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NMTI wants to be accredited, financially independent

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THE Northern Marianas Trade Institute board of trustees met briefly with Gov. Ralph DLG Torres and Lt. Gov. Arnold I. Palacios on Wednesday morning to discuss the next steps that the trade school will take amid the global pandemic and economic downturn.

The board has been working on achieving accreditation so that NMTI will no longer “piggyback” on Northern Marianas College, the trustees said.

Palacios said is important to not lose sight of the goal of NMTI.

“The last thing that we want to do is to be so bogged down on accreditation that we forget the real core of what NMTI is all about,” he said.

“We need to really take a look at this pandemic. It is starting to create a lot of different opportunities and challenges for the private sector, so we need to take a look at that. We can piggyback on NMC. It is great that NMC is accredited, and that you have an agreement with them,” he told the trustees.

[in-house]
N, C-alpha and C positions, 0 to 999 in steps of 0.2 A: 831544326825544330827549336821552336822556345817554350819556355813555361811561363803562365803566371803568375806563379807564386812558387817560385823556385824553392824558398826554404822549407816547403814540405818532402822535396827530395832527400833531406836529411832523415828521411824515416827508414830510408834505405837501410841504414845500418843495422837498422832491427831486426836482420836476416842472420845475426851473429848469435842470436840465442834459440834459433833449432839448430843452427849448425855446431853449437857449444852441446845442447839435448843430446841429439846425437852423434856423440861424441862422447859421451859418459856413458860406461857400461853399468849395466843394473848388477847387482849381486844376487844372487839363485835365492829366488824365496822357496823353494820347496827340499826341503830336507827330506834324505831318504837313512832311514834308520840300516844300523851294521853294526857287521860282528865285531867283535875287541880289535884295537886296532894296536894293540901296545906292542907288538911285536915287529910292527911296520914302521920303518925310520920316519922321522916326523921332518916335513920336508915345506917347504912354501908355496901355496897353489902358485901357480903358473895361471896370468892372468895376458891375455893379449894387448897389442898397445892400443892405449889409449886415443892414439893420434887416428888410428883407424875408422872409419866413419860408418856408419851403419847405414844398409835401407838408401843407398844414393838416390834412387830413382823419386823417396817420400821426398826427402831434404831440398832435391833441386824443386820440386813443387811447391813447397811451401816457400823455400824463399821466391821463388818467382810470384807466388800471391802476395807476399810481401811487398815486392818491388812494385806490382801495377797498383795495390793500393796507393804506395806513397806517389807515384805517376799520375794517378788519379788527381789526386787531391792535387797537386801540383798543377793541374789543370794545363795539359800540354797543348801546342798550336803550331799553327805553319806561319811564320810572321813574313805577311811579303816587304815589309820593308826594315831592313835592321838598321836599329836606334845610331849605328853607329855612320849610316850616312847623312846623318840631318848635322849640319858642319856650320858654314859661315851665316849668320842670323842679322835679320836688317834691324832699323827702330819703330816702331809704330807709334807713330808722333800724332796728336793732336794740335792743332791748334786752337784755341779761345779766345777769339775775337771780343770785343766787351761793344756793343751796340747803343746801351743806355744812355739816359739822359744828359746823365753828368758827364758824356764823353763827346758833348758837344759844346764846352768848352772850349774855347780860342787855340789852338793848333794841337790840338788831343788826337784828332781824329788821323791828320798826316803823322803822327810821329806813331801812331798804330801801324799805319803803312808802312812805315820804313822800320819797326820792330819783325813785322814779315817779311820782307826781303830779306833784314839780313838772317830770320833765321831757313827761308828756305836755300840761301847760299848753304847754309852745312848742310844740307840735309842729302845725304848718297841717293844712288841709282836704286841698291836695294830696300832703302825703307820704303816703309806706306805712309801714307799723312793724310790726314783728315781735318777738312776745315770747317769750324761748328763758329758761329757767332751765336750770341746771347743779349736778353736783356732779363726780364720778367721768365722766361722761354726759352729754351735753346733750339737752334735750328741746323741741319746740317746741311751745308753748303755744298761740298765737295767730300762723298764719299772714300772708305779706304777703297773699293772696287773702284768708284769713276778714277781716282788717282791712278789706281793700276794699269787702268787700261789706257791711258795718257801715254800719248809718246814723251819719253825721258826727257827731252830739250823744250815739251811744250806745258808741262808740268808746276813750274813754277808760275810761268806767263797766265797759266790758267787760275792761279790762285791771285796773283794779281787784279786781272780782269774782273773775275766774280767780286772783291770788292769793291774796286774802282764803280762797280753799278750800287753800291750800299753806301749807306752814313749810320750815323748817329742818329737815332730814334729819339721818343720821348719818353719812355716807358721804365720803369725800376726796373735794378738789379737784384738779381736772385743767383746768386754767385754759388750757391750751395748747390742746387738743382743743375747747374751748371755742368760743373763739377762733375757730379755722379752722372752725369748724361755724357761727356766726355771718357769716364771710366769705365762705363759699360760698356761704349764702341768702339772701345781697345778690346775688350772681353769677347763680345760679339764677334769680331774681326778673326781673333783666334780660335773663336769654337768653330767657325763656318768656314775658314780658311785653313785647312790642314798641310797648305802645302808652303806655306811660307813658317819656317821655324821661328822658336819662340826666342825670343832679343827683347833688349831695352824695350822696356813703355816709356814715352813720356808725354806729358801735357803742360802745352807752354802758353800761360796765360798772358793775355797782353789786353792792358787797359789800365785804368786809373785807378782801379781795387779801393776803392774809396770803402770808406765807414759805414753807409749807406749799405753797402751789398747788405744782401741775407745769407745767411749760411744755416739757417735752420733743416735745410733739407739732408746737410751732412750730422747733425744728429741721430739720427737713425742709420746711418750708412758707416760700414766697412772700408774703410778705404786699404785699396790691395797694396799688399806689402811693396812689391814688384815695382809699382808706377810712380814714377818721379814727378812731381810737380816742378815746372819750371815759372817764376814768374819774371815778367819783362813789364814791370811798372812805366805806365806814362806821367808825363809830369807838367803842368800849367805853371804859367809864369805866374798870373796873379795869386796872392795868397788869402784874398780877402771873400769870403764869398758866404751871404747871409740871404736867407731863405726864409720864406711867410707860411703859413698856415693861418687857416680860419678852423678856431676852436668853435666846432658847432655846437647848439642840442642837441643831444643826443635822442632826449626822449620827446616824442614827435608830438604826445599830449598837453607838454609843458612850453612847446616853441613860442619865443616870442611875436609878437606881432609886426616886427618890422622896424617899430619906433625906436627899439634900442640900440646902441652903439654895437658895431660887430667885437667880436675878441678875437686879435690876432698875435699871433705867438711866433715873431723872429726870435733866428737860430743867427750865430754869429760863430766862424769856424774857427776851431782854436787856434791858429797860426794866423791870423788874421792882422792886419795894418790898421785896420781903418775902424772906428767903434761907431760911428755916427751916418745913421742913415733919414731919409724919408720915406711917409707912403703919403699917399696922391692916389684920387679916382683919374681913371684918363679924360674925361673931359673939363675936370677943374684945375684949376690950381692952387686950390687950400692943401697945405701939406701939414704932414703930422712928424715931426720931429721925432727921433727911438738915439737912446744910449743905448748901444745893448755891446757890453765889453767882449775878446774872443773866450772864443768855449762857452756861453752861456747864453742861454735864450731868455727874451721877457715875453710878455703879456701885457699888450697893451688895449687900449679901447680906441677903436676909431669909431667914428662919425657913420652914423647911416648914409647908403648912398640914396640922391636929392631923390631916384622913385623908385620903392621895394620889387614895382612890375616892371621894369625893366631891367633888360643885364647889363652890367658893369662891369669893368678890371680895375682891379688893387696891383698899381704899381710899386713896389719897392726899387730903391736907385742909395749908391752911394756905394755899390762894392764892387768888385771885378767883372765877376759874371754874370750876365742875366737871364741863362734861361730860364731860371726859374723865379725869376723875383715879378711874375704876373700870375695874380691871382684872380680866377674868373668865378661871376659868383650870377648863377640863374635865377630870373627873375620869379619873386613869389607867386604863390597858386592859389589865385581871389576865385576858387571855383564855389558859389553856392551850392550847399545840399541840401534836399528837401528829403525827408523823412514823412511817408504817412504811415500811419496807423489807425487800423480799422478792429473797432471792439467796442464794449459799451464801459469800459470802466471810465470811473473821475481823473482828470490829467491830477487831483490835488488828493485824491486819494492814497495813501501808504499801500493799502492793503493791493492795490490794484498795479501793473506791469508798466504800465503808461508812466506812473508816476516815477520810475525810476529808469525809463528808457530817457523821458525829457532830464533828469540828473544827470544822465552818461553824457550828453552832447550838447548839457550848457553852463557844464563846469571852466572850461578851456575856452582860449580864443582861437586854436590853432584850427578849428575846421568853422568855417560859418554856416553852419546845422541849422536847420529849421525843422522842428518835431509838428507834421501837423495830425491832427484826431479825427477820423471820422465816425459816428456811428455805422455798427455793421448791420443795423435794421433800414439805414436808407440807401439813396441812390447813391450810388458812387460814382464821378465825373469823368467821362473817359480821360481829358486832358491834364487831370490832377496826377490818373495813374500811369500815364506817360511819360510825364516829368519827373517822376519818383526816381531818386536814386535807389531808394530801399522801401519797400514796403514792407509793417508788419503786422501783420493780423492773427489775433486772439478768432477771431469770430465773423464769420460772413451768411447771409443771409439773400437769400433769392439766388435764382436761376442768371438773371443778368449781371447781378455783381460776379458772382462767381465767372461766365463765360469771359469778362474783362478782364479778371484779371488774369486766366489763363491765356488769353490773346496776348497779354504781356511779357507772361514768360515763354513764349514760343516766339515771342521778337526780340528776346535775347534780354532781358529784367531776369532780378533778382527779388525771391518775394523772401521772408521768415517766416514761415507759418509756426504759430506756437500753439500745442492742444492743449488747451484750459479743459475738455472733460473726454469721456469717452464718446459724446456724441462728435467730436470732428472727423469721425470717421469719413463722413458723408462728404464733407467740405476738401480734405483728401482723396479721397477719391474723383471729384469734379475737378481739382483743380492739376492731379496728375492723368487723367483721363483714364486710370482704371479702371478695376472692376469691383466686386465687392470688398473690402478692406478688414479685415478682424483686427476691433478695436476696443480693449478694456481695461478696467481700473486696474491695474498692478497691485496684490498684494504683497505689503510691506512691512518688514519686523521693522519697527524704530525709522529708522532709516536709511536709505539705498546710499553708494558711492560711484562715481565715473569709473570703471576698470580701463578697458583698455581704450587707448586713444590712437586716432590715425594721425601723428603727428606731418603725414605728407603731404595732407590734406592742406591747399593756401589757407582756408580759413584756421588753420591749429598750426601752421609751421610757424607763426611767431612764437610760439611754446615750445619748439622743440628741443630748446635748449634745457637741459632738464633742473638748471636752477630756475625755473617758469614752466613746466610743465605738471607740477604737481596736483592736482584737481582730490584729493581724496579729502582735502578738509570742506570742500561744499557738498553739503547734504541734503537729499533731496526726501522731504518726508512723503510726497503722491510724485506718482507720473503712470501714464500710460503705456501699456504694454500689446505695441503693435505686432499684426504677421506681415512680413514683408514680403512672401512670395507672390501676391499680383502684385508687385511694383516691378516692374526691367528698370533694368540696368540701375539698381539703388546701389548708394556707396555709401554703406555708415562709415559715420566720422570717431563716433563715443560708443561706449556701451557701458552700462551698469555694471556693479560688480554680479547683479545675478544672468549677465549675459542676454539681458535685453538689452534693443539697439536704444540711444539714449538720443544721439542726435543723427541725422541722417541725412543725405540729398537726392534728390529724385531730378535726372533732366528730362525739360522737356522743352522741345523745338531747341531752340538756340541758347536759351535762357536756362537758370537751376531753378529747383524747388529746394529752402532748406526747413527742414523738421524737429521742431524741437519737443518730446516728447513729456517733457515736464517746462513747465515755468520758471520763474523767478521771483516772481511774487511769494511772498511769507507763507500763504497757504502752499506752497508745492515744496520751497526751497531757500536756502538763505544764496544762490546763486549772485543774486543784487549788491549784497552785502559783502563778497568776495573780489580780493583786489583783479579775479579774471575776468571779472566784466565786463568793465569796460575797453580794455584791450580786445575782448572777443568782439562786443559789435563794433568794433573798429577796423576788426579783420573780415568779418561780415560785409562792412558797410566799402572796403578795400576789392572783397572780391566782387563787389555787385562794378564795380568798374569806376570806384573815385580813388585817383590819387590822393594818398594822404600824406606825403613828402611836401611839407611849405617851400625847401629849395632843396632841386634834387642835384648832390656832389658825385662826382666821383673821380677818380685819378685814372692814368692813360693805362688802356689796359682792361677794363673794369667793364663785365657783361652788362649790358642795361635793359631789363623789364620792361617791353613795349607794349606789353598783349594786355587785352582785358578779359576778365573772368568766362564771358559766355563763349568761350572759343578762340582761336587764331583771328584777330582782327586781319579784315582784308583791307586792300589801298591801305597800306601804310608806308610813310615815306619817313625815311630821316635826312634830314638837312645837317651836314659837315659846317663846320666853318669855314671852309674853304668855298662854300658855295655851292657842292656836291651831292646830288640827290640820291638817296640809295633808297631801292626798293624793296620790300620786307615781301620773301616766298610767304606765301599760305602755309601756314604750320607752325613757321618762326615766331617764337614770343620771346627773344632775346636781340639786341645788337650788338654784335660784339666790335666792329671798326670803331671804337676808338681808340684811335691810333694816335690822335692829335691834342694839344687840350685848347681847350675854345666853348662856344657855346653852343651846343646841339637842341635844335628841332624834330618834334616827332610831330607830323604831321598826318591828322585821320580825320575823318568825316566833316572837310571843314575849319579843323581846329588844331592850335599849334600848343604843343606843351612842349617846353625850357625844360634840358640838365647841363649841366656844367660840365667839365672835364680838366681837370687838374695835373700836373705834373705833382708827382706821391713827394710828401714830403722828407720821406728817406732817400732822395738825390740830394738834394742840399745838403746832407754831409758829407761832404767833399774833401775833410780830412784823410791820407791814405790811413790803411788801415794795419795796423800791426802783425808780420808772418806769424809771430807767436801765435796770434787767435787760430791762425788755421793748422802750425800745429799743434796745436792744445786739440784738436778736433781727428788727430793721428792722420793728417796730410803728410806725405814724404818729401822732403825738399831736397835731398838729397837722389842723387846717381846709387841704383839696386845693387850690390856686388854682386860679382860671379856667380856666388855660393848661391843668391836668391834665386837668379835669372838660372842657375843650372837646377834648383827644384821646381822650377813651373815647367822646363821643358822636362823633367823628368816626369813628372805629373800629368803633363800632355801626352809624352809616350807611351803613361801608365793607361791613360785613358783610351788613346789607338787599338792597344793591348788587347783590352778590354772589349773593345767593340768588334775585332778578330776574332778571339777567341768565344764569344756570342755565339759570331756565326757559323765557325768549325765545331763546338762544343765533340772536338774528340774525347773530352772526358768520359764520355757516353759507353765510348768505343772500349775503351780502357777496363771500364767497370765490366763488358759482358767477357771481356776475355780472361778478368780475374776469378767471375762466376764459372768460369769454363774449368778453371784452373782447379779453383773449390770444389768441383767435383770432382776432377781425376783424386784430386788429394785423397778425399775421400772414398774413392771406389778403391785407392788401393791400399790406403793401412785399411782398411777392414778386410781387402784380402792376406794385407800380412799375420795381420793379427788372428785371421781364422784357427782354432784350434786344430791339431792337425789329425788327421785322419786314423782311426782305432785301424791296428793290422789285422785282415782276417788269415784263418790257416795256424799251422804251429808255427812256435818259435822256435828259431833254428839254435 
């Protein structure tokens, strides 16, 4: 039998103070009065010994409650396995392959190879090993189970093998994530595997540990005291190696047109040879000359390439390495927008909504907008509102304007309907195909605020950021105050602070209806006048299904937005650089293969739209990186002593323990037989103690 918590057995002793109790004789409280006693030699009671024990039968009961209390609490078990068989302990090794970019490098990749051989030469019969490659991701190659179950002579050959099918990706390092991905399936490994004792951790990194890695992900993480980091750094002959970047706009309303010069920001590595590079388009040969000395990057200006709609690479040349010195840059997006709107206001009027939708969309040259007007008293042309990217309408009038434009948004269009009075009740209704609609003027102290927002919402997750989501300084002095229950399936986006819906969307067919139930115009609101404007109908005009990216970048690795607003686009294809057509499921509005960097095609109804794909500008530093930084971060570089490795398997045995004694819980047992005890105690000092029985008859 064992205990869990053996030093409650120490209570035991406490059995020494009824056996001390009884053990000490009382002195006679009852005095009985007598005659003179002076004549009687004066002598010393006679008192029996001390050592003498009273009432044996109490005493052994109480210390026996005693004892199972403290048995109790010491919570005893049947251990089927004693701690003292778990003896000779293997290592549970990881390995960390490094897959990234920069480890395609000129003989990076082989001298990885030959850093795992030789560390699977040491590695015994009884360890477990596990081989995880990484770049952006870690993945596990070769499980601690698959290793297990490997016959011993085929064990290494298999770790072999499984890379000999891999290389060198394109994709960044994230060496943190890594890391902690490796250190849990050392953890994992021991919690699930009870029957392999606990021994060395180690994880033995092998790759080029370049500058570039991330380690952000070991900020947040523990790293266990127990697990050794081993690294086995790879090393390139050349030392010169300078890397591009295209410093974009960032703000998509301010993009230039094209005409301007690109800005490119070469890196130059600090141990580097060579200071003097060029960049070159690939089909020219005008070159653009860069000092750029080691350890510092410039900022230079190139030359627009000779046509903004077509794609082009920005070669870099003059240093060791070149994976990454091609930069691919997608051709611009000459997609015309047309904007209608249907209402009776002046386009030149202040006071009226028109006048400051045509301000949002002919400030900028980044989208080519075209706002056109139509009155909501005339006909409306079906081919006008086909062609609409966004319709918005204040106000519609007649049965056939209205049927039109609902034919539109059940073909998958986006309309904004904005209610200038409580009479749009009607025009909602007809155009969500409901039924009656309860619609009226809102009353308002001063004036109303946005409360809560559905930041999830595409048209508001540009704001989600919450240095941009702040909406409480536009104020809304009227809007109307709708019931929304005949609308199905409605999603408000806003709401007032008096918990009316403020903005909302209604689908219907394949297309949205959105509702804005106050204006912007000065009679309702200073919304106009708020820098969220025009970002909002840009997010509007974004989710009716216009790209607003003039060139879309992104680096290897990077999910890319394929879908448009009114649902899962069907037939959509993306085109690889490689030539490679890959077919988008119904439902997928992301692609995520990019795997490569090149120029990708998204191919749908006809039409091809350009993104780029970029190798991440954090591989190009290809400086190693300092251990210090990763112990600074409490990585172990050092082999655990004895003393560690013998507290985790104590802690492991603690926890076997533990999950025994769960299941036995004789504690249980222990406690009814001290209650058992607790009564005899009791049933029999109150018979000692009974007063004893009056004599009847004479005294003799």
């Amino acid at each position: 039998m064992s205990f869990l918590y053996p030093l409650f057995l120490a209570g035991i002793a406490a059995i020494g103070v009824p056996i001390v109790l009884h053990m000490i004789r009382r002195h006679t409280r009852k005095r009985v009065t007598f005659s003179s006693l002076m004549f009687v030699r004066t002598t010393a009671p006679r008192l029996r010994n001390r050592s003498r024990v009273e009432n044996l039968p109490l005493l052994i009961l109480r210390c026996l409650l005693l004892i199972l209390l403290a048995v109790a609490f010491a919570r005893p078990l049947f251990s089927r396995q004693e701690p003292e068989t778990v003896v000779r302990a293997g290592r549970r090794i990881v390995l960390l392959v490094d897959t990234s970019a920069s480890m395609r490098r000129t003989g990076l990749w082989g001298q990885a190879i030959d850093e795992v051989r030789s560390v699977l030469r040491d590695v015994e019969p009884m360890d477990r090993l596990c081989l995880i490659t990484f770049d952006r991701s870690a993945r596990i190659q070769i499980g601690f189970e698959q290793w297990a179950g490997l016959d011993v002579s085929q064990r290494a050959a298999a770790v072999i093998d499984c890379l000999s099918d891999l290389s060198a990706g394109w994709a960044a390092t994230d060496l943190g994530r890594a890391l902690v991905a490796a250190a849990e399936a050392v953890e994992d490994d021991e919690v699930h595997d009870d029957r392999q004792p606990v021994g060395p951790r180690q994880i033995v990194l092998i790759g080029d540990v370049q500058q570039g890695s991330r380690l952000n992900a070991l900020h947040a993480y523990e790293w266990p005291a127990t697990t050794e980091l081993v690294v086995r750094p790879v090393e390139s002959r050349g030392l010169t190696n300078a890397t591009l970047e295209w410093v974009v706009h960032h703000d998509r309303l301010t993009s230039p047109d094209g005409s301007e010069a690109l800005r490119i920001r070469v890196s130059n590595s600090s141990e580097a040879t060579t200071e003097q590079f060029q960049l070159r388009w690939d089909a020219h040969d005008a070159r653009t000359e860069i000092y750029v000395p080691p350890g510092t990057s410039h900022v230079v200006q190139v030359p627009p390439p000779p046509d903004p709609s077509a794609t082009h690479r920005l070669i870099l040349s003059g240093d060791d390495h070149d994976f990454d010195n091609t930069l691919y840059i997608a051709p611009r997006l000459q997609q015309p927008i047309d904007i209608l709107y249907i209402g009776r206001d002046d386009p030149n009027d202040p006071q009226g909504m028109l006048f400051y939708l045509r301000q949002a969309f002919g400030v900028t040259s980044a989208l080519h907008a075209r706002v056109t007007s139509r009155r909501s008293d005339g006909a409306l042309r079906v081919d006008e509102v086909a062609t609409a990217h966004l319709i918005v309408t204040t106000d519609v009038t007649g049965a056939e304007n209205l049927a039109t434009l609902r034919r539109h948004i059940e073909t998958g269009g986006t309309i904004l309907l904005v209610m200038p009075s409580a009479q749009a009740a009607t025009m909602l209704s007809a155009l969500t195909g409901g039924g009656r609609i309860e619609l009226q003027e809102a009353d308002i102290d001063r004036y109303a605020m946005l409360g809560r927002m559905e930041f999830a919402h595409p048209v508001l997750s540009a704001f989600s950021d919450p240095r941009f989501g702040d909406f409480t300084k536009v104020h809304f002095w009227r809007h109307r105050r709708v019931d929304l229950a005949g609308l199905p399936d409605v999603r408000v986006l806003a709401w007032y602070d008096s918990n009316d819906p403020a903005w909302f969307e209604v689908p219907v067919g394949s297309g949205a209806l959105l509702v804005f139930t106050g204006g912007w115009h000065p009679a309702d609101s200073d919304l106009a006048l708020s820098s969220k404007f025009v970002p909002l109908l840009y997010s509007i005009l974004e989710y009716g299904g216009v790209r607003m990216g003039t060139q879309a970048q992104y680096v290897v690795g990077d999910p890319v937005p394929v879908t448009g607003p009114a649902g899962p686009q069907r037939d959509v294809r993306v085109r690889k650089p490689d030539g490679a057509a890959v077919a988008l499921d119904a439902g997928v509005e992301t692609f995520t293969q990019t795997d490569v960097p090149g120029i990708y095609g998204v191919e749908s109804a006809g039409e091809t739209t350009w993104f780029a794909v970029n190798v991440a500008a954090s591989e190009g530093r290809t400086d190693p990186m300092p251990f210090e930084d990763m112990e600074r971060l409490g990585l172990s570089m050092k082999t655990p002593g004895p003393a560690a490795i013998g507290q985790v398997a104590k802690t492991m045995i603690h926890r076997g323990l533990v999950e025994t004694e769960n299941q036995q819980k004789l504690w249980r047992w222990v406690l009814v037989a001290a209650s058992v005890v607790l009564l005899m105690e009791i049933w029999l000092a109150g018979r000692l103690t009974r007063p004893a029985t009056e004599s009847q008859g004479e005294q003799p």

Both the governor and lt. governor said they have met with several individuals who are products of the institution and are pleased with their current jobs.

But “of course we need resources,” Palacios said. “Accessing federal programs is something we should take seriously as a great opportunity, but at the end of the day, you have to make sure that we do this in a balance, so that we are not just concentrating on [accreditation]. We need to look at the teachers and the needs of the students.”

Trustee Richard P. Kautz Jr. said NMTI wants to be accredited and financially independent.

He said this is why the board is “trying to keep the accreditation afloat, so we do not have to start from scratch all over again.”

Governor Torres, for his part, said, “The goals of NMTI should really be re-evaluated because the whole purpose is to provide additional workforce…. We just laid off 400 government employees. The private sector just laid off, I think, close to 6,000. We are projecting that in the next month, this is going to hit up to 9,000.”

He mentioned that during the Fiscal Response Summit, there was a proposal to merge NMC and NMTI, noting the duplicate programs that the two institutions have.

“Our tourism industry is not going to grow in the next year,” Torres said. “There are going to be a lot of changes in the government based on the resources that we have. There will be a lot of drastic changes that need to be made, and that is why we are here, to acknowledge those needs.”

After the governor and the lt. governor left, the NMTI trustees met in an executive or closed-door session to continue the discussion.

 

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